Consulting firm McKinsey sees AI to be a $126 billion industry by 2022. In India, it is yet to gain momentum and see any commercial rollouts. Machine learning is now a big industry in India with a market size of $8 billion worth of exports.

“Startups that have figured out a business model need to scale up and figure out a product market fit across verticals and have long term contracts,” says V Ganpathy, CEO of Axilor Ventures.

Articbot’s costs are low, mainly because it is based in Kannur. Its engineers have built support for 107 languages, and promise to increase closure of queries in minutes. The company creates dashboards for a customer to address important events immediately.

“Over time, our platform can take decisions for client queries,” says Rahul. Articbot works with customers by exporting their customer call data, and training the bot to answer queries based on past patterns.

The company is looking to make an impact in the Robotic Process Automation (RPA) segment. The global RPA market is expected to touch $8.75 billion by 2024 according to Research and Markets. RPA is maturing in terms of clarity, credibility and applicability as organisations are increasingly implementing these solutions.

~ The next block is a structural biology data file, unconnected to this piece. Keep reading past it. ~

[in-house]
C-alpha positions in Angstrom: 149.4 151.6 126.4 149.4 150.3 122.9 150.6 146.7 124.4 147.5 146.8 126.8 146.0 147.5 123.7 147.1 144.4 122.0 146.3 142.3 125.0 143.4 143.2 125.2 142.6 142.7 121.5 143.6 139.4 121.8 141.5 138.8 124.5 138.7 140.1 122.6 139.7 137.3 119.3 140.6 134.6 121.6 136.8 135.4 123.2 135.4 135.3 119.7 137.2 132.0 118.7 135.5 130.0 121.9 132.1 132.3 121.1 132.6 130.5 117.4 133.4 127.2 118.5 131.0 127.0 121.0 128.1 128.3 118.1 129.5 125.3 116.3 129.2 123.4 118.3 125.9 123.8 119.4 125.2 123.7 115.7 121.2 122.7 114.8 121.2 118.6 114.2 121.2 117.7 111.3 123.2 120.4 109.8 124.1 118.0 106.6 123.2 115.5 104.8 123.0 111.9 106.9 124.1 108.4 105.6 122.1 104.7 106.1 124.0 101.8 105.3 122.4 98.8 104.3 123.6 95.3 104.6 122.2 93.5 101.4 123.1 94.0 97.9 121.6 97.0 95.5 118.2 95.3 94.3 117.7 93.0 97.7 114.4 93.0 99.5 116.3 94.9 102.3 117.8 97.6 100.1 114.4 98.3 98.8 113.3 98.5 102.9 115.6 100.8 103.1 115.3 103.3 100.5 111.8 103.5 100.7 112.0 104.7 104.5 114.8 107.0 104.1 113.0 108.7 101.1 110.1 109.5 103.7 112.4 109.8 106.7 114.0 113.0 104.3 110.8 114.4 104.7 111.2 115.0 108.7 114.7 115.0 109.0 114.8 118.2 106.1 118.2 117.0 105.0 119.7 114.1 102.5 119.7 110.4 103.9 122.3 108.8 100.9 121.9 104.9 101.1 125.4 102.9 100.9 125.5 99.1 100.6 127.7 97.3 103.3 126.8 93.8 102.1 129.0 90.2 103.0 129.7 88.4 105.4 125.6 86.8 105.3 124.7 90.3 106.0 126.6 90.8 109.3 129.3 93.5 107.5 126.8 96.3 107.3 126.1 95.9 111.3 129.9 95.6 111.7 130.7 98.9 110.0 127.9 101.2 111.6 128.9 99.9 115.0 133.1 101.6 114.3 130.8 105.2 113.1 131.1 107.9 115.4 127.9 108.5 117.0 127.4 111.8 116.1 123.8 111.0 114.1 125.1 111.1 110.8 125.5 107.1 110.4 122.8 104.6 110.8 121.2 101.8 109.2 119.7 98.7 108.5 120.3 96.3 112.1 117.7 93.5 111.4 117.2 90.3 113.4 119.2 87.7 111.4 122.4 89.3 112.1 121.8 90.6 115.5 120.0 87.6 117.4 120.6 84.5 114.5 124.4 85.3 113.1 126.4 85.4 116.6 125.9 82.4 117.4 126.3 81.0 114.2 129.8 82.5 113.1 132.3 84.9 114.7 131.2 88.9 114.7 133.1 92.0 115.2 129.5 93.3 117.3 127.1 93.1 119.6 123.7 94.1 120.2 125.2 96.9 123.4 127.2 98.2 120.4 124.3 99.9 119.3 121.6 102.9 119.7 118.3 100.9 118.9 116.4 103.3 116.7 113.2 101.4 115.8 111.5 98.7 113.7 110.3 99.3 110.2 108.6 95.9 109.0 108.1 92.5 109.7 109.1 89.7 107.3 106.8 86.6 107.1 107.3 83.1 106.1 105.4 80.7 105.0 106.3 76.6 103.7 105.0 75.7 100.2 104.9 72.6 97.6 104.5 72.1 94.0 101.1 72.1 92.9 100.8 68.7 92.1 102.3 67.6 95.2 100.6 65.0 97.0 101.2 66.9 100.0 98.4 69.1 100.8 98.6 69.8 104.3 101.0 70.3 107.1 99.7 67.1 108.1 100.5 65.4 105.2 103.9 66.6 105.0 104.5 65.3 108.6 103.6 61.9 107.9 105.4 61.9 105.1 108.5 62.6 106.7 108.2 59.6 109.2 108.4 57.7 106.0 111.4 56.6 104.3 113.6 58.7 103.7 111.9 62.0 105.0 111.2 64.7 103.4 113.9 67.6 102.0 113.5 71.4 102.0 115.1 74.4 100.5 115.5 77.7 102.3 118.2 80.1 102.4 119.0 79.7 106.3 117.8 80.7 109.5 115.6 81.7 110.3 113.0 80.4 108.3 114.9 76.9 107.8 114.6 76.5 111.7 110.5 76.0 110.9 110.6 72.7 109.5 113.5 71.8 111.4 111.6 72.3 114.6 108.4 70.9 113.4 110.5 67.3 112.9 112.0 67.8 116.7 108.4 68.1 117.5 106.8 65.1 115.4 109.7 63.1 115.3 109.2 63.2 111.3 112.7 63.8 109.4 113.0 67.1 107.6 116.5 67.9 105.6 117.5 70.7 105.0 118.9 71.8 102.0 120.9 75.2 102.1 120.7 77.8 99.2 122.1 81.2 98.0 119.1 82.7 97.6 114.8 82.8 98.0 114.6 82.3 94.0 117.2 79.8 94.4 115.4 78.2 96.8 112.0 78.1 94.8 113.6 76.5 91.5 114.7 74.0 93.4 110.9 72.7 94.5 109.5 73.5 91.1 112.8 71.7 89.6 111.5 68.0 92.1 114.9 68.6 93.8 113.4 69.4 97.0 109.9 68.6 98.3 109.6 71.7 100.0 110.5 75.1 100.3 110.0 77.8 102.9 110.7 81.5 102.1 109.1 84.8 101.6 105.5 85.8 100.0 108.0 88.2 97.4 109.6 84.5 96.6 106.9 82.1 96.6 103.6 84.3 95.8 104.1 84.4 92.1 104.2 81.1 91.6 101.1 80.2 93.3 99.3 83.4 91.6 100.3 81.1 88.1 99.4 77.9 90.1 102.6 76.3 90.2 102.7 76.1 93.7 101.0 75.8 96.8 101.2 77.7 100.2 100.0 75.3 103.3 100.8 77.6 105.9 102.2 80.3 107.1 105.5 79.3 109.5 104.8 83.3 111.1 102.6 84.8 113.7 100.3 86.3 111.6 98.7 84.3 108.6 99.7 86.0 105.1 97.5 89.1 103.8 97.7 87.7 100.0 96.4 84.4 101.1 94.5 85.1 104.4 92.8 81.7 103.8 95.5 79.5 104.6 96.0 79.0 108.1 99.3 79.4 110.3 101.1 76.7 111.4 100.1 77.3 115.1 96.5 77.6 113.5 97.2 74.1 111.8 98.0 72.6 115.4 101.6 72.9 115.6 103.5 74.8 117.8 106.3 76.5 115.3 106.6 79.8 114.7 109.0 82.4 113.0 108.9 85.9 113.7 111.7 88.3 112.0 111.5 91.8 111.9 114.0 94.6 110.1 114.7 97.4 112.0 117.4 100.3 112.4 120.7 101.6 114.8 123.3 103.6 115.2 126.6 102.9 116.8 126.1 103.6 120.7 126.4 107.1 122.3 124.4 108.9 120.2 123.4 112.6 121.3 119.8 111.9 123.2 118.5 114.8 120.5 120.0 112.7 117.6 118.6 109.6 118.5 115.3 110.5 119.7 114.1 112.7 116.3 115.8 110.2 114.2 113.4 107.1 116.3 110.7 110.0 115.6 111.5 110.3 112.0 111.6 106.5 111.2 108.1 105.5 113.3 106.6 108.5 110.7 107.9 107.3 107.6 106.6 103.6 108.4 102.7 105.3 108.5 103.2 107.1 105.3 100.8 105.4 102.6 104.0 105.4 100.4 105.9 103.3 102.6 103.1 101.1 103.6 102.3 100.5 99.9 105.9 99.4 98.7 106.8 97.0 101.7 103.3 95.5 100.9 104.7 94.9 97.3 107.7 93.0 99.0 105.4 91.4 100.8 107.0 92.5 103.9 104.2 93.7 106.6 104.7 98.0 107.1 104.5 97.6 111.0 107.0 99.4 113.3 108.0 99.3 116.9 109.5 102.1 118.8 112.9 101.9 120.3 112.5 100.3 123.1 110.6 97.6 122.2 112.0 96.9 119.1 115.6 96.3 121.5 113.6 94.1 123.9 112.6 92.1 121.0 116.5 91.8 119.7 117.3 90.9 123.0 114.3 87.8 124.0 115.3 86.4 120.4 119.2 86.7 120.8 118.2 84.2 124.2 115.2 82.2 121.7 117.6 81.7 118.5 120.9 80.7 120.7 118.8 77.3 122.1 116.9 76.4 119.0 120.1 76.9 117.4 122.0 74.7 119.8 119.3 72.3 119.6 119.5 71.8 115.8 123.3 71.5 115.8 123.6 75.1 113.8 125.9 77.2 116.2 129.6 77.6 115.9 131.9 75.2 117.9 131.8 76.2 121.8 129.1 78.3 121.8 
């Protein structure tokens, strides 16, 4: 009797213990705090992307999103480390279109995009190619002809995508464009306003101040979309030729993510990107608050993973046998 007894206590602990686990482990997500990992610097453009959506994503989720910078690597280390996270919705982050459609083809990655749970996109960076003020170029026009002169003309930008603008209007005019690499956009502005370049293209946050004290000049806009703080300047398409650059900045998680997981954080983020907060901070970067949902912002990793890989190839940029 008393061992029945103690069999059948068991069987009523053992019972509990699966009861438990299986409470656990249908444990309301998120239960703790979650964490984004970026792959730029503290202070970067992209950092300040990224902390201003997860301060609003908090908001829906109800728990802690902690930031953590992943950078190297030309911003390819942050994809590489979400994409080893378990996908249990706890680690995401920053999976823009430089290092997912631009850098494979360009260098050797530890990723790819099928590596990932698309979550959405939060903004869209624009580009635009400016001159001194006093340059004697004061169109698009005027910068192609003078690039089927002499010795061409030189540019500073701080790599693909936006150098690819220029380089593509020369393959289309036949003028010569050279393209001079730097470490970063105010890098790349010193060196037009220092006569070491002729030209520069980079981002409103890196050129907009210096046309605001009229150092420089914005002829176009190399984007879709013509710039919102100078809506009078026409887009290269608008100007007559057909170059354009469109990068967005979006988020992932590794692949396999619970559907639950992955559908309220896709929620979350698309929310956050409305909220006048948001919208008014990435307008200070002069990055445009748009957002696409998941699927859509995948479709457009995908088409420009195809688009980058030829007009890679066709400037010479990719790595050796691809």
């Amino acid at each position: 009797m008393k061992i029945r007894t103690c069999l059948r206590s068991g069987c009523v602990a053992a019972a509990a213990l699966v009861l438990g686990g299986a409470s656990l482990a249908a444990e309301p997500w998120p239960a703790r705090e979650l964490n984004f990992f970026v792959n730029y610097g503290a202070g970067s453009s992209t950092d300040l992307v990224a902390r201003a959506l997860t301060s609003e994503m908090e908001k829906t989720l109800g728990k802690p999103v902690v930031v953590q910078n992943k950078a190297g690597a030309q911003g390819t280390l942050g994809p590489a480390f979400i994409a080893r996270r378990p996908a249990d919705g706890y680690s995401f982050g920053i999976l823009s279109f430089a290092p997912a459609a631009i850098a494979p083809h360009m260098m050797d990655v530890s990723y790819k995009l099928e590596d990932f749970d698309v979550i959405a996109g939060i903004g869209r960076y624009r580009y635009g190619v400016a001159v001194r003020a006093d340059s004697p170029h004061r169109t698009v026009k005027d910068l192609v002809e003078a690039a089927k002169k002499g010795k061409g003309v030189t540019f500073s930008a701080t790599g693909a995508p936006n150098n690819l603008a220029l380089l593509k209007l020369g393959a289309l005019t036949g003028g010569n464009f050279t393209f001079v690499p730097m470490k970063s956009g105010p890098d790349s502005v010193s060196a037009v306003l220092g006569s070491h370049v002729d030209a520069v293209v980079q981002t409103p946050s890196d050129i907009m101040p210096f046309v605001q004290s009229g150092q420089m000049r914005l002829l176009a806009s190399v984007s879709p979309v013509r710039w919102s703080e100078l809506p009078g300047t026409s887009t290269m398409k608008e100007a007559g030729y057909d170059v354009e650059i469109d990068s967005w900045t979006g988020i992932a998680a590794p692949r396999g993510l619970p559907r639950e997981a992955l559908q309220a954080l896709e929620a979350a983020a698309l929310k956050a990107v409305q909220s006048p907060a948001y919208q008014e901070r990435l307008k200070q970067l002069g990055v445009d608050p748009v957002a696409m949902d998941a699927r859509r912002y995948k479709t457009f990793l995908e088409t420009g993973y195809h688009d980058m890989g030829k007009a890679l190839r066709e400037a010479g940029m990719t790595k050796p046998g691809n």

RPA is emerging as a disrupting technology with the capability to provide benefits such as enhanced accuracy, compliance, cost saving and scalability. As these tools are 65 percent less expensive than full-time employees, industry experts expect RPA to disrupt the conventional Business Process Outsourcing (BPO) model and alter the global outsourcing industry.

According to Research and Markets, the key difference between other automation methods and RPA is the approach used to complete tasks carried out by employees. RPA utilises applications through a standard interface along with the deployment of software without modification to the applications or systems being automated.

Only time will tell if virtual assistants will succeed in India. With some paying customers already, seems Articbot may just pull it off.